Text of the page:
Can De Beers really achieve carbon-neutral diamond mining?

Carbon-neutral diamond mining
[Image Courtesy: The New York Times]

Diamond mining major De Beers, part of Anglo American group, recently said that it could make some of its diamond mines carbon-neutral as quickly as in five years and aims to transform diamond mining sector sustainable. However, given its past history regarding environmental issues, its media campaign on the topic may be just tall claims and its ‘plans’ of carbon-neutral diamond mining highly questionable.


De Beers’ carbon-neutral diamond mining plan

Scientists from De Beers have recently announced their collaborative work, with team of internationally renowned scientist, which would slash the carbon emissions during diamond mining by up to 10 times that of a typical mine. Researchers are considering ways of storing large volumes of carbon through the mineralisation of kimberlite “tailings” – the material that is left out after diamond extraction.

Mineralisation or mineral carbonation of kimberlite is a process in which large volumes of carbon dioxide released during diamond mining is artificially stored / locked in kimberlite tailings. This locking of carbon dioxide is in a safe, nontoxic and carbonated material form, which can stay locked for millions of years.

De Beers’ project lead for the initiative Dr Evelyn Mervine quoted “ This project offers significant potential to completely offset the carbon emissions of De Beers’ diamond mining operations. Mineral carbonation technologies are not new, but what is new is the application of these technologies to kimberlite ore, which is found in abundance in the tailings at diamond sites, and which offer ideal properties for the storage of very large volumes of carbon”.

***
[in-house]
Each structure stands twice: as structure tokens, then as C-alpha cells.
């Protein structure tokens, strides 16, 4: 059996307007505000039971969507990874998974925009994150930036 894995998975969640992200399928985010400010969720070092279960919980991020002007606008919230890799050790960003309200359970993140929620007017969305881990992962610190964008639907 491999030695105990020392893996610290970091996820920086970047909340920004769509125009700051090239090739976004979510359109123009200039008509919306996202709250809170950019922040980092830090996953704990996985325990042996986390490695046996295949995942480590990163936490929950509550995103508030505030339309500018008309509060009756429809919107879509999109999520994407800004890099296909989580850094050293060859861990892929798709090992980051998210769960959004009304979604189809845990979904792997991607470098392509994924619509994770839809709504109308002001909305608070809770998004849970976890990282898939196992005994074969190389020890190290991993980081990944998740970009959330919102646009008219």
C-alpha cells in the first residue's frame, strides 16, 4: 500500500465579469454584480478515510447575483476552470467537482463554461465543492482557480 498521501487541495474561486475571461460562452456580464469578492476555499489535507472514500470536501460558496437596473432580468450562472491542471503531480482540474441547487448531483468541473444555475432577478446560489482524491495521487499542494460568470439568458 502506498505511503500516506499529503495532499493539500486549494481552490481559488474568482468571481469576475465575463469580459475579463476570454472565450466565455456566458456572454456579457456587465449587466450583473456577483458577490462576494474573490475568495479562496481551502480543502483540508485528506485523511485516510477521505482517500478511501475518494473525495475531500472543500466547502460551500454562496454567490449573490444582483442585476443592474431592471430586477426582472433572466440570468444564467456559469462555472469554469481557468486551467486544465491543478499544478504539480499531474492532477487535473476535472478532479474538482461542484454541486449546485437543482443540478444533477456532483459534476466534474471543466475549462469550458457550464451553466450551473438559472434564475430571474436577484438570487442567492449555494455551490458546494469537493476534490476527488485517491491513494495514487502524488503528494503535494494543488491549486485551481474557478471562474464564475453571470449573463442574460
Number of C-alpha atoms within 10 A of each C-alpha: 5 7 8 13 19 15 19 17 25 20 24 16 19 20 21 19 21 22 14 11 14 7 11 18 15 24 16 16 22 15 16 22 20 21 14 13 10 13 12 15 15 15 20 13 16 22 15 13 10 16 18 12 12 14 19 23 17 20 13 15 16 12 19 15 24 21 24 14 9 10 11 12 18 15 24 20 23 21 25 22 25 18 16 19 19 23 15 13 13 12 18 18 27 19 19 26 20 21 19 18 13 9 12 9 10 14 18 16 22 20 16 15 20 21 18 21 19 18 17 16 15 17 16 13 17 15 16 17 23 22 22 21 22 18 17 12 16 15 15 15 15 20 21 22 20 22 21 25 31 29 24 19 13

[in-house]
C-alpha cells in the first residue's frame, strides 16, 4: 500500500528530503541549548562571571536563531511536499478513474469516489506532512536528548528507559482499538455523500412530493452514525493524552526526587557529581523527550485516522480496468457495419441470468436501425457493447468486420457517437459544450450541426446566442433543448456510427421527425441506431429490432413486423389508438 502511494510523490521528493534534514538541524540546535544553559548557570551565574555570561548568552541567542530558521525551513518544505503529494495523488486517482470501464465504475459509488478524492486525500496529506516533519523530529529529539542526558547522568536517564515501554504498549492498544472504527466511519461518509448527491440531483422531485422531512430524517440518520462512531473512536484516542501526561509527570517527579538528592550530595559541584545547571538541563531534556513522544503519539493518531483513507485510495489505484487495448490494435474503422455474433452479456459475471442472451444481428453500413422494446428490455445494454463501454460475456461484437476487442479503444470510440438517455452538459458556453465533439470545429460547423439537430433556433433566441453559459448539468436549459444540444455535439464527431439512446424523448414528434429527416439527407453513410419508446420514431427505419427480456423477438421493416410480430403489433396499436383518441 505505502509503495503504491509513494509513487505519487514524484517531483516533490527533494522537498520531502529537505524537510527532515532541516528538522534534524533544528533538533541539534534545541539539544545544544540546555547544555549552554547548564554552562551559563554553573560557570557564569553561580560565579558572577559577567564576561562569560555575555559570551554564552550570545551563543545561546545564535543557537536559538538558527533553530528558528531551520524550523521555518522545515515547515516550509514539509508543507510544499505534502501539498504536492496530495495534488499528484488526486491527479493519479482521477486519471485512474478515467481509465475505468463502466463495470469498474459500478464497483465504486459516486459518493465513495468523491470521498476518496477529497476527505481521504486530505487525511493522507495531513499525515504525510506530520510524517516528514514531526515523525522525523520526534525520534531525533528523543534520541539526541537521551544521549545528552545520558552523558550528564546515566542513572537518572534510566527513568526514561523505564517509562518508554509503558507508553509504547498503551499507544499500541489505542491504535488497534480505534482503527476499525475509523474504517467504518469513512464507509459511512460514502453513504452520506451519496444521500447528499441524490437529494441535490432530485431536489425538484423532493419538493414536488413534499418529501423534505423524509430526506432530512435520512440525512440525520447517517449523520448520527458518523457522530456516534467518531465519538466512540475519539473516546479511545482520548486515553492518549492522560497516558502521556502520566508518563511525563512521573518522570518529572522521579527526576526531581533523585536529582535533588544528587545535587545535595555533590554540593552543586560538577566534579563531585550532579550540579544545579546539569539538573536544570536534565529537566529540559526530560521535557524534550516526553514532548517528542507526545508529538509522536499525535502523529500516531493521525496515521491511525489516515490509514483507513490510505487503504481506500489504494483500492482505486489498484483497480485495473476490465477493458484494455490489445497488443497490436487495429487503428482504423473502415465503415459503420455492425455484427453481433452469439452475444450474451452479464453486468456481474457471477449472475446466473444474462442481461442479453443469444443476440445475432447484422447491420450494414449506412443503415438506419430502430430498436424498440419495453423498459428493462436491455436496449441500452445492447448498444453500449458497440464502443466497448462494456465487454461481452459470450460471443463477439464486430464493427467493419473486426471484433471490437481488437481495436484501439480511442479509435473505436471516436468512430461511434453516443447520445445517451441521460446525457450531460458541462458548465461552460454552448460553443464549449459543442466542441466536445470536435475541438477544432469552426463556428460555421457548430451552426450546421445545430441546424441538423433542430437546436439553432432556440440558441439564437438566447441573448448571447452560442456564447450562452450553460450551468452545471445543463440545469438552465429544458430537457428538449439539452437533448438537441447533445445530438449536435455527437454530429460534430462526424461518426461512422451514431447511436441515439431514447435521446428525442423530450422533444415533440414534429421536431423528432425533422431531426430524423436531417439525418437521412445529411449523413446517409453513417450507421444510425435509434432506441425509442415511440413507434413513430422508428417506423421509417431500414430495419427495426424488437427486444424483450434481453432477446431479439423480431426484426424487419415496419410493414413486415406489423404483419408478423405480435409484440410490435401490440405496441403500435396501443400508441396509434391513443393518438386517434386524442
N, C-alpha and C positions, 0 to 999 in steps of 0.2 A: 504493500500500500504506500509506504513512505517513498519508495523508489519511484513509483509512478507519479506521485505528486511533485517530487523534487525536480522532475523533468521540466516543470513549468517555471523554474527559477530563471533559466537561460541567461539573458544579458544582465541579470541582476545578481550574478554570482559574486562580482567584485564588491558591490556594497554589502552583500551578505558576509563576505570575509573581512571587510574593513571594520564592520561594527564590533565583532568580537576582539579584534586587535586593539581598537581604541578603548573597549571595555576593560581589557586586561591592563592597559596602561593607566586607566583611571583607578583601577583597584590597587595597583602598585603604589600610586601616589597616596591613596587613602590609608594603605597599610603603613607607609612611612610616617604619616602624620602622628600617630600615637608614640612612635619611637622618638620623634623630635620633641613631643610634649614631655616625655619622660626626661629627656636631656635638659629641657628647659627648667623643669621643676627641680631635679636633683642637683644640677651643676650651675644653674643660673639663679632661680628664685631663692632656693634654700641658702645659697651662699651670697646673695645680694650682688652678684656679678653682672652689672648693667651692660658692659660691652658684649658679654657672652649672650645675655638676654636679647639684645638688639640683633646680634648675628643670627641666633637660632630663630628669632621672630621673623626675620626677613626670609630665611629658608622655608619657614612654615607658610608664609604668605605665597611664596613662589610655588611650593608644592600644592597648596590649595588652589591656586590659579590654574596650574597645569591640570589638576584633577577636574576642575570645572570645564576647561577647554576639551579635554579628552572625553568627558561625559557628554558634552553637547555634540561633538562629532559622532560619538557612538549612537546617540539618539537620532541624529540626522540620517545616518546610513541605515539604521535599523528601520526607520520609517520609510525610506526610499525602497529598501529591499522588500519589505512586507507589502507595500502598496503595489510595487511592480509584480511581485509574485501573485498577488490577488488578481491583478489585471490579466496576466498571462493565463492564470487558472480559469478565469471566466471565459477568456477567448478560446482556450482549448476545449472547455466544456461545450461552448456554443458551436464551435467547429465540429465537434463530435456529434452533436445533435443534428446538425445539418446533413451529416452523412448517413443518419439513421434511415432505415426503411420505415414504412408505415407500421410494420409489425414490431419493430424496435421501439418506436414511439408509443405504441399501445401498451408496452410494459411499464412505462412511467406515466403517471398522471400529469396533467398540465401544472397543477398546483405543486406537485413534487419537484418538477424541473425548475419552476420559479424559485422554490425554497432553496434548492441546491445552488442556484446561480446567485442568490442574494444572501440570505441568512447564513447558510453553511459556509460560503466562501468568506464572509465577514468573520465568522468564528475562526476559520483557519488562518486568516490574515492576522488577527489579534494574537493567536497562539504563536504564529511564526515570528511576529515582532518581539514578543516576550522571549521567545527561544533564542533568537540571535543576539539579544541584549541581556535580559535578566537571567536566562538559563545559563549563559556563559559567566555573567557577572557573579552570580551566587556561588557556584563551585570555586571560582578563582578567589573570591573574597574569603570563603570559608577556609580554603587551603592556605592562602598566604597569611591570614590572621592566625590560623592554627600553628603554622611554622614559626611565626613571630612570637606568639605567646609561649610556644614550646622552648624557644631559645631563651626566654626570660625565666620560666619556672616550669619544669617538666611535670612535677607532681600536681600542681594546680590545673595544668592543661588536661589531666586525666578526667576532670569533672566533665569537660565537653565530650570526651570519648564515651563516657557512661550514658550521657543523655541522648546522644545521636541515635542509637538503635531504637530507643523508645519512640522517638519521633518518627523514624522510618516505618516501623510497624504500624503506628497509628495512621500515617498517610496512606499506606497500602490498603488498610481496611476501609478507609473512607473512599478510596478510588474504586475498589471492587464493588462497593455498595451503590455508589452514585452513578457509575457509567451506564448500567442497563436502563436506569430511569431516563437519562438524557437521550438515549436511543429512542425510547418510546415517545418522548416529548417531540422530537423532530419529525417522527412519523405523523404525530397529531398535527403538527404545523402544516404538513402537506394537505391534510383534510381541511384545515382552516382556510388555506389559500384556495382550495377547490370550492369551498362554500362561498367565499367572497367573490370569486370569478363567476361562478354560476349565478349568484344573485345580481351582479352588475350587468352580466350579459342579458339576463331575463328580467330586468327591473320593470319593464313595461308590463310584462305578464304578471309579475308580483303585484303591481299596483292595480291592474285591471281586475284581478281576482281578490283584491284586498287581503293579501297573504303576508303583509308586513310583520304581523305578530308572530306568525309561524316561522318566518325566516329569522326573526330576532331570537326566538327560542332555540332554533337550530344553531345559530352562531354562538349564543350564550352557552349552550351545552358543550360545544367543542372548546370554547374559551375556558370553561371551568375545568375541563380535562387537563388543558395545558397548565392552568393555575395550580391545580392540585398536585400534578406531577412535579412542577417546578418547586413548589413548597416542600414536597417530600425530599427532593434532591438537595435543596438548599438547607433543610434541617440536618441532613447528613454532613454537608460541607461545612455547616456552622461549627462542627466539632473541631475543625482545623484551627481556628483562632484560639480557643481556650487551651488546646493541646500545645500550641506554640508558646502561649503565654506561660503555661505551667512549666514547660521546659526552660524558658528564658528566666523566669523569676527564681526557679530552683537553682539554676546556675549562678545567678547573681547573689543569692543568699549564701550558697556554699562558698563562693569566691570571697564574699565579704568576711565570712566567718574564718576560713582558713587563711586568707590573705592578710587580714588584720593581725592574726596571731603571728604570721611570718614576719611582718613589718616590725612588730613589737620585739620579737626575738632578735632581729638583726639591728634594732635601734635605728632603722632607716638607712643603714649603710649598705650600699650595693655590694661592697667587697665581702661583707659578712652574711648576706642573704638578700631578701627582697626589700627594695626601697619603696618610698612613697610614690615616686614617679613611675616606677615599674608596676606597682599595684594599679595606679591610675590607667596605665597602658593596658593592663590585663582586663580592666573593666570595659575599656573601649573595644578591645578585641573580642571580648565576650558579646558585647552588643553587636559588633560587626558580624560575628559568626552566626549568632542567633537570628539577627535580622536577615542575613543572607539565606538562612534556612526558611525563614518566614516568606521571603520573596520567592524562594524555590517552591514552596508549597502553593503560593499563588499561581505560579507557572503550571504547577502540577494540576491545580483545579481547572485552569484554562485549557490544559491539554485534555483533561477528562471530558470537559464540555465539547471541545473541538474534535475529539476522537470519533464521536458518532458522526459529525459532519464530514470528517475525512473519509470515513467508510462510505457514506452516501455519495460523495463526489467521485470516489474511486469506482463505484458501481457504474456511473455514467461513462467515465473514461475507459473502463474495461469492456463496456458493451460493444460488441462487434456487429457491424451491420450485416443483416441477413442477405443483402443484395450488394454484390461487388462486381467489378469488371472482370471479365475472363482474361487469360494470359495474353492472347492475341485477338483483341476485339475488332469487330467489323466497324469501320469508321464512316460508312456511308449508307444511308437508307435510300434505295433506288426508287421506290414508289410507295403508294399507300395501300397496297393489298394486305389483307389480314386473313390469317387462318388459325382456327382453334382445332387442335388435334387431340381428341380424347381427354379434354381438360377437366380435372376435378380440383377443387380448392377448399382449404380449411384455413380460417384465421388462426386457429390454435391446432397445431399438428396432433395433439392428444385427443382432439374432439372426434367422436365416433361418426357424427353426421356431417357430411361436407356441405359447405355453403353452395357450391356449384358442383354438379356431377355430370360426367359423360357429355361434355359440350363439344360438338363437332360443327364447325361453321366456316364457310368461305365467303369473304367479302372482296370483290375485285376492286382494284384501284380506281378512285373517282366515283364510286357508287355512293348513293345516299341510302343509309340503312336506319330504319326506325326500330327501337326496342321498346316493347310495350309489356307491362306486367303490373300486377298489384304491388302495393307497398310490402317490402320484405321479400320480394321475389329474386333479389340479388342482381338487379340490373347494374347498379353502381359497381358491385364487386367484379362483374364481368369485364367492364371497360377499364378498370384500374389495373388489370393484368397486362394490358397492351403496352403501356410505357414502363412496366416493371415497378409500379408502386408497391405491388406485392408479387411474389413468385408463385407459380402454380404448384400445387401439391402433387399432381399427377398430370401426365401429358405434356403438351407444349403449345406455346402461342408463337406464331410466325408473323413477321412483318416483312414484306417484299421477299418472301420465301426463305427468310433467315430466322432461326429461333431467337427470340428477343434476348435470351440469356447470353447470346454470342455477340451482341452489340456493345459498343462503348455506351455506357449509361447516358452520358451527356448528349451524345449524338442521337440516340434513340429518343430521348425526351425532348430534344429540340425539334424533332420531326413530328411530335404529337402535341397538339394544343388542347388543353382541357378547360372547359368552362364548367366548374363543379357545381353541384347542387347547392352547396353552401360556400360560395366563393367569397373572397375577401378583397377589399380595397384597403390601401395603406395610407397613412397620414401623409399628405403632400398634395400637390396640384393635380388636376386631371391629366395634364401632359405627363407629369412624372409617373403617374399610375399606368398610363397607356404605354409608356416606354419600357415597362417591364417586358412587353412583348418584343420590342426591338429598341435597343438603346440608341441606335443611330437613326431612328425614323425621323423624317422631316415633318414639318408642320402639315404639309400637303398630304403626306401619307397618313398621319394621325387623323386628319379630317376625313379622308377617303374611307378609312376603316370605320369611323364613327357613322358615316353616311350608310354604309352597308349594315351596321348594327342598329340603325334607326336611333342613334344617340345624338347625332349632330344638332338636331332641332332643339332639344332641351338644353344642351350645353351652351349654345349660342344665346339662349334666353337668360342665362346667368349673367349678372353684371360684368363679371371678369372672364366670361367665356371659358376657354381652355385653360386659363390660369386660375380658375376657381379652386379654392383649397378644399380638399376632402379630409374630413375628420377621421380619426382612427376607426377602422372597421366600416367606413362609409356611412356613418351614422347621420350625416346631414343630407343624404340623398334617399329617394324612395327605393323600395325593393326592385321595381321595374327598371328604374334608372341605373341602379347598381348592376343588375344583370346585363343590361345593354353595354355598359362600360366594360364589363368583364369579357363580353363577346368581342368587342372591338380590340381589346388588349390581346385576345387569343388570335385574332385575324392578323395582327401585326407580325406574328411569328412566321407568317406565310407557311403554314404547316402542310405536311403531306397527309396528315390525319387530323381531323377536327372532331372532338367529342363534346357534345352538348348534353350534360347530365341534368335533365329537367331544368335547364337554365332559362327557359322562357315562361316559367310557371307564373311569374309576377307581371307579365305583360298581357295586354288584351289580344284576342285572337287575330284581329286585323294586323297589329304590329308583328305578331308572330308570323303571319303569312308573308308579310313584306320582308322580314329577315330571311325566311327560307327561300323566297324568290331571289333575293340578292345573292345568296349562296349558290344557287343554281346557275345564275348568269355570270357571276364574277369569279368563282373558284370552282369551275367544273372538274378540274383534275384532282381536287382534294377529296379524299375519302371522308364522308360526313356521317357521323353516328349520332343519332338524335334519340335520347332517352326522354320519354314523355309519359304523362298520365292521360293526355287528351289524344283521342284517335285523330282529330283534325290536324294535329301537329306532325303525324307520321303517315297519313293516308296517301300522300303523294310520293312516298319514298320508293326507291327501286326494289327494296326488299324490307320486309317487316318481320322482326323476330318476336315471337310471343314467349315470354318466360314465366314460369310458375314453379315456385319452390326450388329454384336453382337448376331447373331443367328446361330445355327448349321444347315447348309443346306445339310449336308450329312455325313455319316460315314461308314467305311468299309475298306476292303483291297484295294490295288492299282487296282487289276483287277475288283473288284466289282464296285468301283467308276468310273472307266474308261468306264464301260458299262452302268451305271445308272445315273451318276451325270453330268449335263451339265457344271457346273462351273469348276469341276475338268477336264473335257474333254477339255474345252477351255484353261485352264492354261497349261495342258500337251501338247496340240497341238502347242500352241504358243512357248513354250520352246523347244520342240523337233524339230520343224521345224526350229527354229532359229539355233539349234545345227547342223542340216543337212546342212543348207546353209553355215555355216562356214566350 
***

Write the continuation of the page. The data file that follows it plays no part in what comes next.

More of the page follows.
Mineral Carbonation Video


De Beers’ environmental history

Indeed, all this sounds so convincing but facts depict entirely different story.

Victor diamond mine

The Canadian Parks and Wilderness Society’s Wildlands League has taken the diamond industry giant to court. De Beers Canada Inc failed to report the mercury and methylmercury levels at the Victor diamond site in northern Ontario. 

“The reason why we are doing it is a violation of the condition of the permit that De Beers has. You must meet the conditions of your permit. It is not that they just missed one station over one month or a few months or even a year. They missed it over seven years, in five stations out of nine. So it is quite significant,” said Anna Baggioconservation director at Wildlands League.